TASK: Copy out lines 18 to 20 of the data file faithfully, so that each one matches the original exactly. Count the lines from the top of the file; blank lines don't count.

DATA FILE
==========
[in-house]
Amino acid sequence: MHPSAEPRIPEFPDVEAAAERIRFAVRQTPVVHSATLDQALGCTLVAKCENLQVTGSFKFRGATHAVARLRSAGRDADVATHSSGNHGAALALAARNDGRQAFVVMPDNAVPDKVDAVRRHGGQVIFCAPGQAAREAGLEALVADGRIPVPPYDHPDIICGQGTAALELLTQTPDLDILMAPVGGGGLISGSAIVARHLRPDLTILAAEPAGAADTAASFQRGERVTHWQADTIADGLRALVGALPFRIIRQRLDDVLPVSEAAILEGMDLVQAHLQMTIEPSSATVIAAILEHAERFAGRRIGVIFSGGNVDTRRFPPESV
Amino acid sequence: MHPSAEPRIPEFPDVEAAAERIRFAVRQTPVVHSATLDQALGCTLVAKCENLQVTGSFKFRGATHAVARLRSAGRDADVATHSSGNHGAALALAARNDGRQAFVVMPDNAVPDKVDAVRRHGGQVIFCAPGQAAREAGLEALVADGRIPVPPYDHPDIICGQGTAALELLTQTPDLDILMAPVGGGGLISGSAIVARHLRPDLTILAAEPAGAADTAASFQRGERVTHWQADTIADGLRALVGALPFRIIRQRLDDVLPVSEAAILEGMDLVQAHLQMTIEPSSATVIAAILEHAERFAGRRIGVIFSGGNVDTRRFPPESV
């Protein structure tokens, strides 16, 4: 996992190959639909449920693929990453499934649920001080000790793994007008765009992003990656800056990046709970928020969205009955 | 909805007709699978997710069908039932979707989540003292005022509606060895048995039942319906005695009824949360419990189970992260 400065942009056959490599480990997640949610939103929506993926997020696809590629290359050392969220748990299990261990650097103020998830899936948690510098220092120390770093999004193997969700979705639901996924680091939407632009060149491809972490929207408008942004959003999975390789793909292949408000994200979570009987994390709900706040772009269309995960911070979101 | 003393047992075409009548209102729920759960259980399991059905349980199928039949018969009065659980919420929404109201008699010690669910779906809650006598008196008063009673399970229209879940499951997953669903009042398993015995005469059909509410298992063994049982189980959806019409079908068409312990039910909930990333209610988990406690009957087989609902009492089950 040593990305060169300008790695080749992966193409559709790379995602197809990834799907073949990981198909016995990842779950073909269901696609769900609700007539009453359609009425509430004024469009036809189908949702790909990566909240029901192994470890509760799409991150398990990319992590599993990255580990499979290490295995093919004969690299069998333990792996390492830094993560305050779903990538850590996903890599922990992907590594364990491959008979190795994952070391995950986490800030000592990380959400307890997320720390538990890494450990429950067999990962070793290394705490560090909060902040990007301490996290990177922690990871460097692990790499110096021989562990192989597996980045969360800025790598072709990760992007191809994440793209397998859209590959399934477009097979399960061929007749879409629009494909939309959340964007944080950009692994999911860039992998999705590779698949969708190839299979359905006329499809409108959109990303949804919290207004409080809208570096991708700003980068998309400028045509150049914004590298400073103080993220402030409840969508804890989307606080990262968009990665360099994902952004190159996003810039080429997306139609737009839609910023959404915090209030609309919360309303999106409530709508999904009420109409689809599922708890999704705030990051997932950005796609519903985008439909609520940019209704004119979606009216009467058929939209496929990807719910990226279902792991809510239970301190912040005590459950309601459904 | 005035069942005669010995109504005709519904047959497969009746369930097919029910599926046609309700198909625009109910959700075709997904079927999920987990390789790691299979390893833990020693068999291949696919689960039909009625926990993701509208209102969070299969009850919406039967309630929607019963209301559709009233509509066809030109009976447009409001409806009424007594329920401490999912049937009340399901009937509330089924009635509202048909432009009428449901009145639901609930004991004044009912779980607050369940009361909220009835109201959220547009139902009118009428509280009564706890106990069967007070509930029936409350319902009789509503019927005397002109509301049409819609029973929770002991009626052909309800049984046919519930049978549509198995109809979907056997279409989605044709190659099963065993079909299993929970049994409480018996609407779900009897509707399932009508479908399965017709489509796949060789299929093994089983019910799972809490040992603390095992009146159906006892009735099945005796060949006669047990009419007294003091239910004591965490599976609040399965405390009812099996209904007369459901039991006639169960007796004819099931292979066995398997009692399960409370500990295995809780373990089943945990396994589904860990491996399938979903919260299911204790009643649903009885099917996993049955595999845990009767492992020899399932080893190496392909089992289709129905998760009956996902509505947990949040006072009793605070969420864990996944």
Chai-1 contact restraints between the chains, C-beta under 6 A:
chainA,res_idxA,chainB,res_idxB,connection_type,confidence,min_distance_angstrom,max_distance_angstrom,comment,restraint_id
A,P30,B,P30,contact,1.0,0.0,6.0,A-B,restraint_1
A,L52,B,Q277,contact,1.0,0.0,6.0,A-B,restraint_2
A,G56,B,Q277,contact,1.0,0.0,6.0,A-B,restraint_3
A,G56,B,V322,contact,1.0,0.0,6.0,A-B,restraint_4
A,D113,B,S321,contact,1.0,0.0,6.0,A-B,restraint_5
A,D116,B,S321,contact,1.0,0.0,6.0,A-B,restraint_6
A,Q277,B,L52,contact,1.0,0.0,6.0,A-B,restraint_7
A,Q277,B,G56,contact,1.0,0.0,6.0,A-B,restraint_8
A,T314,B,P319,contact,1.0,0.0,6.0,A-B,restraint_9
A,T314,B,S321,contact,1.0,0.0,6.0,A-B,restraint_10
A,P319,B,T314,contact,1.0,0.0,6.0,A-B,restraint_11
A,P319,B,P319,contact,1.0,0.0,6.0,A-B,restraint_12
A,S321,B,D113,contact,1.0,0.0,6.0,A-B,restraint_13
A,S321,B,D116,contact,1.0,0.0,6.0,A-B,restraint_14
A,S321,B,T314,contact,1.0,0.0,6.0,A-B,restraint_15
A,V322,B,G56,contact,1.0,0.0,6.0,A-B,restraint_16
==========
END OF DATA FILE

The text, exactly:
A,P319,B,P319,contact,1.0,0.0,6.0,A-B,restraint_12
A,S321,B,D113,contact,1.0,0.0,6.0,A-B,restraint_13
A,S321,B,D116,contact,1.0,0.0,6.0,A-B,restraint_14